Made in Britain members are leading on responsible sourcing, sustainable business planning and work-life balance for their employees. Planning our PR priorities for 2019, we brought together member volunteers, experts, MiB's PR team and CSR specialists in Manchester on 22 Nov to assess how sustainability and the new circular business thinking models can help all our members succeed together in 2019.
MiB Members attending were: Young’s Seafood, MUGGI, Safer Surfacing, EcoDek and British Ceramic Tiles, UPSO/Carradice
OUR first concern when organising a Made in Britain (MiB) membership event is whether everyone we invited will turn up. The notorious traffic jams and members’ last-minute changes of plan at their factories dictate that one or two re-useable name badges often go un-claimed at the start of our marketing/PR workshops.
The second concern, once we get started, is will everyone who does turn up, get an opportunity to share their manufacturing story; to contribute, to learn and head home feeling like it was all worth it? Manufacturing time is precious so we want the rewards of attendance to be as valuable as possible.
MiB’s first ever marketing workshop not hosted in a member’s factory was held at the offices of PricewaterhouseCoopers in Manchester on 22 November. It was organised in partnership with the UN Global Compact (UK) for sustainability in business whose motto is “Making the global goals local business”. Their job is to make sure every business of every size knows how to compete on the complex sustainability stage.
MiB’s focus at the workshop was on setting our messages for 2019 with our PR agency Citypress, whose KPIs are really simple: getting members and the MiB collective mark into the regional and national news stream. It’s a very big ask but we’re all more than prepared – we have so many good news stories to tell.
Those of us reading the MiB members’ press releases every day know there are thousands of good news stories creating the remarkable narrative of thriving makers across all our sectors. But there’s more to the manufacturing community than just passionately making and selling great products. Many members turn their long legacies into strategies for even greater longevity. Others are finding ways to cope with resource scarcity while still addressing people’s heartfelt concerns about planet and people. In our stream of good news about MiB there is a healthy flow of stories demonstrating how members are excellent in many ways, not just with a few percentage points of monetary growth.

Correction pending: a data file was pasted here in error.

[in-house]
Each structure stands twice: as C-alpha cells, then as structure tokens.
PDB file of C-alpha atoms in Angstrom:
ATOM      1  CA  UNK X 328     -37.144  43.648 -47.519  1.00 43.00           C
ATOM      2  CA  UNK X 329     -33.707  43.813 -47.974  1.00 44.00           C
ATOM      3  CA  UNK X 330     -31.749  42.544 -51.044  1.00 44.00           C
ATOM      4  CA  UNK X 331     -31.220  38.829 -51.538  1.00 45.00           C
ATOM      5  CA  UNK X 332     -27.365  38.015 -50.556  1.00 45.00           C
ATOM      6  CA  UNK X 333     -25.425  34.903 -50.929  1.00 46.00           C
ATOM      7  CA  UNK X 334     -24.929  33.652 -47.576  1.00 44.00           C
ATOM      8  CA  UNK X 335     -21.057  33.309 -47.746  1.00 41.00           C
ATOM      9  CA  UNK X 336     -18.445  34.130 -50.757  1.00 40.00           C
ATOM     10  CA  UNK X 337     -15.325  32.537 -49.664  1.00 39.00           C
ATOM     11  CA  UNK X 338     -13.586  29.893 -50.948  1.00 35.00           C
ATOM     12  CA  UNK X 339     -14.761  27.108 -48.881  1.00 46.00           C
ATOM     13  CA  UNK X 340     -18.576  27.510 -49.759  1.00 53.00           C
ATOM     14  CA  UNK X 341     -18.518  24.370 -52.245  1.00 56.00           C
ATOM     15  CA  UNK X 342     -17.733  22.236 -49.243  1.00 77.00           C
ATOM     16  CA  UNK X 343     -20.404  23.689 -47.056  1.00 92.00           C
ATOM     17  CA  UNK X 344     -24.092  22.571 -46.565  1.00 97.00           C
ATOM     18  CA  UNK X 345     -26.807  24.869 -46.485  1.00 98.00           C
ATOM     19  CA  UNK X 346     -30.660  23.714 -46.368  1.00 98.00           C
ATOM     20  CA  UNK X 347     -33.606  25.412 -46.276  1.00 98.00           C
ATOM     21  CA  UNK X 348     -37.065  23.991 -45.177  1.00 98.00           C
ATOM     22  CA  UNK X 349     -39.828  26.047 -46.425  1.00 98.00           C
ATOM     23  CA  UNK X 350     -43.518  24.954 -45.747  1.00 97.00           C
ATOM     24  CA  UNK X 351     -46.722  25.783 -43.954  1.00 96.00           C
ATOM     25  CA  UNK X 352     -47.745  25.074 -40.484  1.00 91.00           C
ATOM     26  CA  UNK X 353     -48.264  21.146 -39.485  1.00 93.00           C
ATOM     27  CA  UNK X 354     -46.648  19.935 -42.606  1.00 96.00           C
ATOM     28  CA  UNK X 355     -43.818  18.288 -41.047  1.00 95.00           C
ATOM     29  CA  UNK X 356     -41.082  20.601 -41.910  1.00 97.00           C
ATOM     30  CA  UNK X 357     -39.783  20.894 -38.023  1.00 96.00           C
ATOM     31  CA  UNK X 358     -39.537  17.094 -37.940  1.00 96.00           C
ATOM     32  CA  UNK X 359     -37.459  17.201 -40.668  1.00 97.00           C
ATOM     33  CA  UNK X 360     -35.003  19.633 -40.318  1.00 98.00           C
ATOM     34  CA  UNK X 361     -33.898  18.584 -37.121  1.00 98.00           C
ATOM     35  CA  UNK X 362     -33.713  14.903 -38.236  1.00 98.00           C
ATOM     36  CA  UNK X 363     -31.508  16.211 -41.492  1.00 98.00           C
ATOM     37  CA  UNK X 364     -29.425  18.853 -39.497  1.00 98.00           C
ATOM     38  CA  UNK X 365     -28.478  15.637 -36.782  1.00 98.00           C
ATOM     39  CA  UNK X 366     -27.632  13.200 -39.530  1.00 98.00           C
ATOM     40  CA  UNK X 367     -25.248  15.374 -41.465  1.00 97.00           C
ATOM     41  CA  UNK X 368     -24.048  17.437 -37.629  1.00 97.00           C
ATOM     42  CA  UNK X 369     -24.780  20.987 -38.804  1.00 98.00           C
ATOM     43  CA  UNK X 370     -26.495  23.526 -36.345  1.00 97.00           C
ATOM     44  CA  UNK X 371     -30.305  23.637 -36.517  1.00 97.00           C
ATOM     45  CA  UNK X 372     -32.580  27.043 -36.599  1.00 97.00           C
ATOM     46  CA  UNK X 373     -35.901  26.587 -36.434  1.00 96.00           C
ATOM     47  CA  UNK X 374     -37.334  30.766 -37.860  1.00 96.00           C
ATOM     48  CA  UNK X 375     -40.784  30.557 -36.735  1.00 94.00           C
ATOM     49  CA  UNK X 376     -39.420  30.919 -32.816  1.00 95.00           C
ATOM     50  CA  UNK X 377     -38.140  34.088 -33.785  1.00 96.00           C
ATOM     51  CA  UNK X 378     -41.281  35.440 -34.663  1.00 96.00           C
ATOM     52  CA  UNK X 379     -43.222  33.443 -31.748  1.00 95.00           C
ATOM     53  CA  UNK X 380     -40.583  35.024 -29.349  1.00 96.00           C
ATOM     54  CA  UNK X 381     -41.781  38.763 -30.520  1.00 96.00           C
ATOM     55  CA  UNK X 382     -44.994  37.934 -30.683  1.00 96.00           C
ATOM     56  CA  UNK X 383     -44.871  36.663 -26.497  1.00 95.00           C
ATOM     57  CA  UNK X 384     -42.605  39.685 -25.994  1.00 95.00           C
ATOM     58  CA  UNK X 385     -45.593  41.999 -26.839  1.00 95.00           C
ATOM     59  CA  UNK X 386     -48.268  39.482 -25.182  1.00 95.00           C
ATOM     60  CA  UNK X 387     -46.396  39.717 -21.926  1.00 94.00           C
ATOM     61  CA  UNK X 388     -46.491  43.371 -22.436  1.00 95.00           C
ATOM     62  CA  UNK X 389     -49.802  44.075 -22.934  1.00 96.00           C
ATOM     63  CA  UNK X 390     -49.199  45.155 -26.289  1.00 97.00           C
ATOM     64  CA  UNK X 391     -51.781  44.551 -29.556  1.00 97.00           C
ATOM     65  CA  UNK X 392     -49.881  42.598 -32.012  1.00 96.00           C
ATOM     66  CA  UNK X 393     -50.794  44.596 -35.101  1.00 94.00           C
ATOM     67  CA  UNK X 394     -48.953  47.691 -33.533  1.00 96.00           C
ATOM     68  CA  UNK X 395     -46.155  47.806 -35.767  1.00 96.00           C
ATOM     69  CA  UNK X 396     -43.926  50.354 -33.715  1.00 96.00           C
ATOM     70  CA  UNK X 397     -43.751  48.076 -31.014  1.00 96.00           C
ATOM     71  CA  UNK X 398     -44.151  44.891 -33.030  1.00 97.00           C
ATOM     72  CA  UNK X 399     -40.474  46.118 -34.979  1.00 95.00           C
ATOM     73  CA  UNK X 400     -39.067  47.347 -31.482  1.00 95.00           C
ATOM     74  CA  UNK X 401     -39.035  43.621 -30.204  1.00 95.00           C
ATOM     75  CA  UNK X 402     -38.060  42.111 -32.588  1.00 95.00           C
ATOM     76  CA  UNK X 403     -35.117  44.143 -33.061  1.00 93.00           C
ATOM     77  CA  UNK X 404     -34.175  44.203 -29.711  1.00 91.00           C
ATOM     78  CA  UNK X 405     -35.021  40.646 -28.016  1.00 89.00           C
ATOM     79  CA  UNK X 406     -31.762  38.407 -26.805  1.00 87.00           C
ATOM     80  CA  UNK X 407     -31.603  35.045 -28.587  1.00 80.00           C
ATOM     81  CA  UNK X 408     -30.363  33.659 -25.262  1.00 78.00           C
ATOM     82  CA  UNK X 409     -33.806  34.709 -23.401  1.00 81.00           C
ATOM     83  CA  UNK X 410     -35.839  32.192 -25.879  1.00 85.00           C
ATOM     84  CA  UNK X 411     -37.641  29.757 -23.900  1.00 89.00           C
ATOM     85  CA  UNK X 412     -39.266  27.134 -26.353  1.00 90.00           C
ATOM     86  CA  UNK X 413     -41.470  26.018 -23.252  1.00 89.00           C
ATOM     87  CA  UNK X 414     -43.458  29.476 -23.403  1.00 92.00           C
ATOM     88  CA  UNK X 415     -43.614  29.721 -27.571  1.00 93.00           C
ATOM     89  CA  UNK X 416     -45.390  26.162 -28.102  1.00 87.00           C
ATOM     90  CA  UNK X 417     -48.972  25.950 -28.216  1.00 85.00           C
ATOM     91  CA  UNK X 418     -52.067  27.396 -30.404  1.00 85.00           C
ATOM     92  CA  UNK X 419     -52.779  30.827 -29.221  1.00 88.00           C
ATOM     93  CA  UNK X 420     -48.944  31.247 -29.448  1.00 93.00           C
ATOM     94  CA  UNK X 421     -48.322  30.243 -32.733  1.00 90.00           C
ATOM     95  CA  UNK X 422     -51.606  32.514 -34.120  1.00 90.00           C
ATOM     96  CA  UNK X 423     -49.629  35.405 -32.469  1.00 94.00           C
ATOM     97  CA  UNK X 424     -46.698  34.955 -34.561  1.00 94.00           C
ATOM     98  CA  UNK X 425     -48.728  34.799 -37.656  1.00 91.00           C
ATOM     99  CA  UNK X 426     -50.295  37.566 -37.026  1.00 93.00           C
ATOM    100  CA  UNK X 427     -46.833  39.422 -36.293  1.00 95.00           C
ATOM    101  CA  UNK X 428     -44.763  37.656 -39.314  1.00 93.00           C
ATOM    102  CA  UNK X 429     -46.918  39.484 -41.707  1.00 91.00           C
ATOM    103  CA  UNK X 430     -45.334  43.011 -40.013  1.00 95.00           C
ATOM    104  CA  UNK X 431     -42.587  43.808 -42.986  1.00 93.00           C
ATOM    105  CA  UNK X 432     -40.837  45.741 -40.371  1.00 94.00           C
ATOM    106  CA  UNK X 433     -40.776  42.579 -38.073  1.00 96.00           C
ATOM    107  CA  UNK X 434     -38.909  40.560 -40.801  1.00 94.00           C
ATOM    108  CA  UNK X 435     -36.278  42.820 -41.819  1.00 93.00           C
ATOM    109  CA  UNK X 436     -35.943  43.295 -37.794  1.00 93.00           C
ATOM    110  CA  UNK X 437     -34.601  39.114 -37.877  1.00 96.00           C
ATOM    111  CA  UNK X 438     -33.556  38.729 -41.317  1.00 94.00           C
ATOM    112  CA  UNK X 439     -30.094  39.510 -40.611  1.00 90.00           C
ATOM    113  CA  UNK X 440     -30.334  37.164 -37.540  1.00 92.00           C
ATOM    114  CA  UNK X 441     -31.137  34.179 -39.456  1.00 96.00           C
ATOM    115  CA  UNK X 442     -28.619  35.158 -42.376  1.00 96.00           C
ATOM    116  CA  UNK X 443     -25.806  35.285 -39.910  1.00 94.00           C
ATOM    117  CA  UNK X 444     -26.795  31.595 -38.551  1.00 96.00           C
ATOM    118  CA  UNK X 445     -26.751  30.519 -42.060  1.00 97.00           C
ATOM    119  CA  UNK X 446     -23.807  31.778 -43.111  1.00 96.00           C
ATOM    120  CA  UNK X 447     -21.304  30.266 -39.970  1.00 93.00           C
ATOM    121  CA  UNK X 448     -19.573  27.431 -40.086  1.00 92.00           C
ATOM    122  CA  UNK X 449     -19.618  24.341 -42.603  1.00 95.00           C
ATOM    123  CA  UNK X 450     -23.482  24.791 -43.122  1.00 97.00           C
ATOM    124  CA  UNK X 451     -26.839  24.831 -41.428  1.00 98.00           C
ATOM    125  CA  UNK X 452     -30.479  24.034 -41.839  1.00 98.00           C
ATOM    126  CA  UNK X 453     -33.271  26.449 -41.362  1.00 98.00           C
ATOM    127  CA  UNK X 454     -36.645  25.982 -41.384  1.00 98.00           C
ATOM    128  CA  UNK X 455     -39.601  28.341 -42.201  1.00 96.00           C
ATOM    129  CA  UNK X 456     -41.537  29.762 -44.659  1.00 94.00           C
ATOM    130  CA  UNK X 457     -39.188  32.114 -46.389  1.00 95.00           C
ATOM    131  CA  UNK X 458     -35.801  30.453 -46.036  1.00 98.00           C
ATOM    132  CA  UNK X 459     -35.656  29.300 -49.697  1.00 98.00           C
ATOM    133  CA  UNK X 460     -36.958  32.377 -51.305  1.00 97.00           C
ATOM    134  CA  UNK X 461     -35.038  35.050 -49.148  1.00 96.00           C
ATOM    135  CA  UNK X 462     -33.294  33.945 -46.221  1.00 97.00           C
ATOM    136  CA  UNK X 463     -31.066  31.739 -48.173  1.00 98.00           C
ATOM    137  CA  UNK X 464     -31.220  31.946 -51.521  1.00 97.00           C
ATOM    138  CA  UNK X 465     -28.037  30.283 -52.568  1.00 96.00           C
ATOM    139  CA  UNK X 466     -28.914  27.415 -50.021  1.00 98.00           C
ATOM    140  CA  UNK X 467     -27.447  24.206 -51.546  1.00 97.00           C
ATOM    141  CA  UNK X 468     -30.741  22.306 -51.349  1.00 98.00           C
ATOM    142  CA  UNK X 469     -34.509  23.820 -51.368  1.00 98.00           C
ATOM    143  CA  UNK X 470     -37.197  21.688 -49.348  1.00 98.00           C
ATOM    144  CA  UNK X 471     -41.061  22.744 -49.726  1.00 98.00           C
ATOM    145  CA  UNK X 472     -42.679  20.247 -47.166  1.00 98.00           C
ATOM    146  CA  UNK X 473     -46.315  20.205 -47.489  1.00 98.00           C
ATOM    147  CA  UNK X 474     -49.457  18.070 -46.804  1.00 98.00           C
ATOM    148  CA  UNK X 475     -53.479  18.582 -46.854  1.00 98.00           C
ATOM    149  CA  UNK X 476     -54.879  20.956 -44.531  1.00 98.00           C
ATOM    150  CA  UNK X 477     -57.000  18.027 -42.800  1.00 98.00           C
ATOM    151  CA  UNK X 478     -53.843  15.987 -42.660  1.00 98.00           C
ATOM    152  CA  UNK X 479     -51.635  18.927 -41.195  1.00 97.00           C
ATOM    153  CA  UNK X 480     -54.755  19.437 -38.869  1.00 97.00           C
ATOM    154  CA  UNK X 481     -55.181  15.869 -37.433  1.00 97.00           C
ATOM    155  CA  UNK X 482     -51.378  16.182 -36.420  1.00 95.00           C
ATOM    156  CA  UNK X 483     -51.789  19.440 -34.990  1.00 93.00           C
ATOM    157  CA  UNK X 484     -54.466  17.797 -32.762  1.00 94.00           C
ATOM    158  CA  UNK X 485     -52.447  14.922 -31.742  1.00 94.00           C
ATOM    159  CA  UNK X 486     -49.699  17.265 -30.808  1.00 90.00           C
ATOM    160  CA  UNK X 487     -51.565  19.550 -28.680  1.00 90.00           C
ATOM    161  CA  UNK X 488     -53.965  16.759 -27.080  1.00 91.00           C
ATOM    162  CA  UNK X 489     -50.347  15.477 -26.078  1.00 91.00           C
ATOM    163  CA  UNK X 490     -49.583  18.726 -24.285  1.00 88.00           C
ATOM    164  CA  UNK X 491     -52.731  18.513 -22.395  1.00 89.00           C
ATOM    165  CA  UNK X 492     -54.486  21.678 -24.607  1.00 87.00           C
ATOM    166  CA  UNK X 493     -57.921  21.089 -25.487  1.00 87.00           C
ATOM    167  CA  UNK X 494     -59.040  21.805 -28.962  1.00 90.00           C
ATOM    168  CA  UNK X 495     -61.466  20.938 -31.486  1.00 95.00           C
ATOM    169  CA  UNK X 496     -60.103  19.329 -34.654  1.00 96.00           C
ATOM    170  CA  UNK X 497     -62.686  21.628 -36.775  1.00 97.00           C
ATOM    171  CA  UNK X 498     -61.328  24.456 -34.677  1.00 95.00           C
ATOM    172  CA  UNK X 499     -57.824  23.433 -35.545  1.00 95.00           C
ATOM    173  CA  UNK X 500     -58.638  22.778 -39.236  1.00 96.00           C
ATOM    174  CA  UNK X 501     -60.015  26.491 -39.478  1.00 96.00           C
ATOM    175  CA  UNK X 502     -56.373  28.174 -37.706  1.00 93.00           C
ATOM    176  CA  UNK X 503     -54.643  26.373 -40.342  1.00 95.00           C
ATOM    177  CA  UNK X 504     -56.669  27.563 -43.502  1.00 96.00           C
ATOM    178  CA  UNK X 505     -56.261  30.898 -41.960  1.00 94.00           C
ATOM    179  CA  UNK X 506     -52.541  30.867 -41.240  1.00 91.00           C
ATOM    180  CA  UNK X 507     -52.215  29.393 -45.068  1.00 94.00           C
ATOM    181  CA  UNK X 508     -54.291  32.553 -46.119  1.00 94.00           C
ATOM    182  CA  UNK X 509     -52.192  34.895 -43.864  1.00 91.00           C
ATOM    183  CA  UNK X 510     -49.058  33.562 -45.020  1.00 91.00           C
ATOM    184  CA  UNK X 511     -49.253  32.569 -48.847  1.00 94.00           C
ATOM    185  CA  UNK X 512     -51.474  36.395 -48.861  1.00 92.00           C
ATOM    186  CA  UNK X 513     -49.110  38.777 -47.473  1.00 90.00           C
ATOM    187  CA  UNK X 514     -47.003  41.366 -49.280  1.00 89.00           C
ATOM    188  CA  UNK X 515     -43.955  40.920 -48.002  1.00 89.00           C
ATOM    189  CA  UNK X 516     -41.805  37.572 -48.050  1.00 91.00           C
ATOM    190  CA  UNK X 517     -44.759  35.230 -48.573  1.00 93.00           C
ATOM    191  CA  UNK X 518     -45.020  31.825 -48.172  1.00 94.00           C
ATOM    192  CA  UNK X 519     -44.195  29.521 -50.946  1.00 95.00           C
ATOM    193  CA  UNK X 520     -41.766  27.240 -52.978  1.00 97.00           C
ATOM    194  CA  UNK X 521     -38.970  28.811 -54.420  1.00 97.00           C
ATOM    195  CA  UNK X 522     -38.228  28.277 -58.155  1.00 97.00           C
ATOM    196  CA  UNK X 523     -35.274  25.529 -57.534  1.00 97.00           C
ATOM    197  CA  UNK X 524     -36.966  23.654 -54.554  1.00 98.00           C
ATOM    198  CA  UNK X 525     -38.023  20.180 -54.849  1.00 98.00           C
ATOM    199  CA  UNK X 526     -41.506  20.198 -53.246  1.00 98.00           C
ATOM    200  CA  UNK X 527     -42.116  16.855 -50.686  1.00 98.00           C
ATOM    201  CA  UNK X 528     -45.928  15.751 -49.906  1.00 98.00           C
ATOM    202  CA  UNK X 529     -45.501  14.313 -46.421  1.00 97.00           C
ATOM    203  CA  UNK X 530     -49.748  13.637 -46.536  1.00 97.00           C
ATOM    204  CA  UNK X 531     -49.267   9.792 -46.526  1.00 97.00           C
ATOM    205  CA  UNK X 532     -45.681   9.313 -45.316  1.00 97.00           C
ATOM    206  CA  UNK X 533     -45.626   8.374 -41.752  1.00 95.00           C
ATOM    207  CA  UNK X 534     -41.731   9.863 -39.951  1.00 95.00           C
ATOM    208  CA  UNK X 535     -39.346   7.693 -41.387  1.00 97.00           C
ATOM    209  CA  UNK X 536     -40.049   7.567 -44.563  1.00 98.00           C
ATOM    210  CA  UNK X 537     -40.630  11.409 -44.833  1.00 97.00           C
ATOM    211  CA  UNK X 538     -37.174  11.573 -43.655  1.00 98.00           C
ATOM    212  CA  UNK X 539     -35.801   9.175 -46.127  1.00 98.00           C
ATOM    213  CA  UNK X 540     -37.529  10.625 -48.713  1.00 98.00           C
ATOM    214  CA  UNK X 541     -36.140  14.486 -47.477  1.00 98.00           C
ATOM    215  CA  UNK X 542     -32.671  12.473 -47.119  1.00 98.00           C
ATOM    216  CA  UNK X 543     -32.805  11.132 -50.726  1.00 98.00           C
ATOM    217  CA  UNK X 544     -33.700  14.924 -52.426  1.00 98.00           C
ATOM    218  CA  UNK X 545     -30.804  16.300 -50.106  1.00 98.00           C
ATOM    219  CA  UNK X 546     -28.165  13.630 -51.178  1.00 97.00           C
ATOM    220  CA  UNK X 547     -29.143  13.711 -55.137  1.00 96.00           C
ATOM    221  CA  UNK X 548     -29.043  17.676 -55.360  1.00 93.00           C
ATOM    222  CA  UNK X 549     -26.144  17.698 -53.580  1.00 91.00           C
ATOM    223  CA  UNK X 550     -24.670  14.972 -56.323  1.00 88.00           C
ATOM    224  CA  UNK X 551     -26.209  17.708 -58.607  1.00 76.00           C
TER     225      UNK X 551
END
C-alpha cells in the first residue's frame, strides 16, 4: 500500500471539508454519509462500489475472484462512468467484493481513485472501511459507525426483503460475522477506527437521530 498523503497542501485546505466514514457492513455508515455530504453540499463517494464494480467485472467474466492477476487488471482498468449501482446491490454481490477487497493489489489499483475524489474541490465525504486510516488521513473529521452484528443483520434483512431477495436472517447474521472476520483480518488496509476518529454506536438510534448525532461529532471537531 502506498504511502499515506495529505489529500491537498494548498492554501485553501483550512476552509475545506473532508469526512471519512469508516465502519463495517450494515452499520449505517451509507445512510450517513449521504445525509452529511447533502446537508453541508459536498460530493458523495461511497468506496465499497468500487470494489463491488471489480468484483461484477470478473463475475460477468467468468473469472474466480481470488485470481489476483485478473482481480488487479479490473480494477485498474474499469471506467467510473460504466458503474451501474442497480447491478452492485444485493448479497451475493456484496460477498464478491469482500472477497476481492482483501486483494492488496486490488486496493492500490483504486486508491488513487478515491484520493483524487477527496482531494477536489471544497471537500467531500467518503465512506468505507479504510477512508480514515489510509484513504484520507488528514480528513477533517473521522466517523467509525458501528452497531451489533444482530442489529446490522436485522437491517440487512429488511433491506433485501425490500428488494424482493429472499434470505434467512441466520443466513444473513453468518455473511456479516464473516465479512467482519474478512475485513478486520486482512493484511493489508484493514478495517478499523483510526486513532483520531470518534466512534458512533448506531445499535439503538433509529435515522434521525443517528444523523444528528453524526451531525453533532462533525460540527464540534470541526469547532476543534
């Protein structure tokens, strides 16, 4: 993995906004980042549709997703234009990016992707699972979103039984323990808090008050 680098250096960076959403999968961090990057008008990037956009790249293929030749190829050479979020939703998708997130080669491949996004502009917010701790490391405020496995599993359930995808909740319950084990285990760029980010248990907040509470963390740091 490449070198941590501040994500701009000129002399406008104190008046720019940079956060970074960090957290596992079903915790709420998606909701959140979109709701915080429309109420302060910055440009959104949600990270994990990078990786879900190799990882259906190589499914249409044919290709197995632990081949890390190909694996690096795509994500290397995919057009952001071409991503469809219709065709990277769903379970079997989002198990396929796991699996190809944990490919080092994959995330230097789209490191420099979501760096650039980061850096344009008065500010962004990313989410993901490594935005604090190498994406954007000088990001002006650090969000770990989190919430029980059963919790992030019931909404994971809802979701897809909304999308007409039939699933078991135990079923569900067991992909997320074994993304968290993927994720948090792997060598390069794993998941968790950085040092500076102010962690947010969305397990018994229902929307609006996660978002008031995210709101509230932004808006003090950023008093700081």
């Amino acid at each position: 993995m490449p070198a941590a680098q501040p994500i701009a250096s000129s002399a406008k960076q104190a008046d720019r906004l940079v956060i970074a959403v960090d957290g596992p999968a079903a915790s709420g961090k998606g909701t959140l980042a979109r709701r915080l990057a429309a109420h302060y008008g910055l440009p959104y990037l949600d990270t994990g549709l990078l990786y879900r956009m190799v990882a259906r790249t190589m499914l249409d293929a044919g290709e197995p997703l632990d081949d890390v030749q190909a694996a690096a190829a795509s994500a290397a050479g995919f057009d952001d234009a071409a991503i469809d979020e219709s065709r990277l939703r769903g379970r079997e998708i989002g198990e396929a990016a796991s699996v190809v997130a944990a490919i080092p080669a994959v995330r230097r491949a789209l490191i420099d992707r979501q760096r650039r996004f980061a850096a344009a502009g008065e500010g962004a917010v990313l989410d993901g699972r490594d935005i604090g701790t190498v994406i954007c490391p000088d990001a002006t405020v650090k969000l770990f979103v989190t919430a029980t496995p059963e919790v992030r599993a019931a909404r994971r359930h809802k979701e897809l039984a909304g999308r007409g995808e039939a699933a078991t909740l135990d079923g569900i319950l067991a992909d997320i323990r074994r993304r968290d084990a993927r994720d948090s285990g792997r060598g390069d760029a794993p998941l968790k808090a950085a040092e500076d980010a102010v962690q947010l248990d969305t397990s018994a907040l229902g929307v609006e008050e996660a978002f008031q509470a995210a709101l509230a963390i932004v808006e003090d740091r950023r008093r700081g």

Gary Lapthorn, Head of Responsible Business, Commercial Banking at MiB partner Lloyds Bank told the workshop that his organisation wants to become a leading commercial bank in supporting sustainable growth, helping clients to invest in the changes that will make a measurable difference to the delivery of the UK Clean Growth Strategy.
Keynote speaker, Nick Liddell, from London-based brand consultancy The Clearing, told delegates how circular thinking is starting to infiltrate every aspect of new business planning models and branding rules. His agency work with businesses of all shapes and sizes, famous and not-so-famous names, making sure they can defend their brand 'territory' next year and every year. It was an urgent message for manufacturers too, especially those creating new names for new products being created to seek out new sales channels.
David Chadwick is a long-standing member of MiB and a passionate advocate for less landfill. He’s developed a range of durable (and beautiful) bags made out of locally sourced tarpaulin that has reached the end of its first life on the sides of lorries. Using this as a new raw material has transformed his business and brought him new sales channels and a broader customer base. He shared his story with Made in Britain, you can view it here
Insightful debate supported by evidence from experts inside and alongside Made in Britain led to important decisions about MiB membership, PR and the message about our organisation.
It’s been another challenging and sometimes confusing year for many businesses and a worrying one for anyone considering the news about the environment and our ability to manage it. What’s reassuring me is knowing that MiB members aren’t the people just watching and worrying, they’re approaching 2019 with much more measured and people-centric progress – finding ways to reduce the burden on planet using resources otherwise destined for landfill.
We needn’t have worried about people turning up. The Manchester leg of the UN Global Compact's tour of Britain was the best attended yet, and many MiB delegates stayed on through the whole afternoon to learn from experts how business can engage with the global goals to help people and planet and their own prosperity.
This subject is urgent and a priority everywhere you look. And I believe the workshop delivered great value to delegates and our organisation.
Like you, we’re getting on with long-term plans and short-term actions to make sure members are at the forefront of the solutions in 2019.
John Pearce, CEO Made in Britain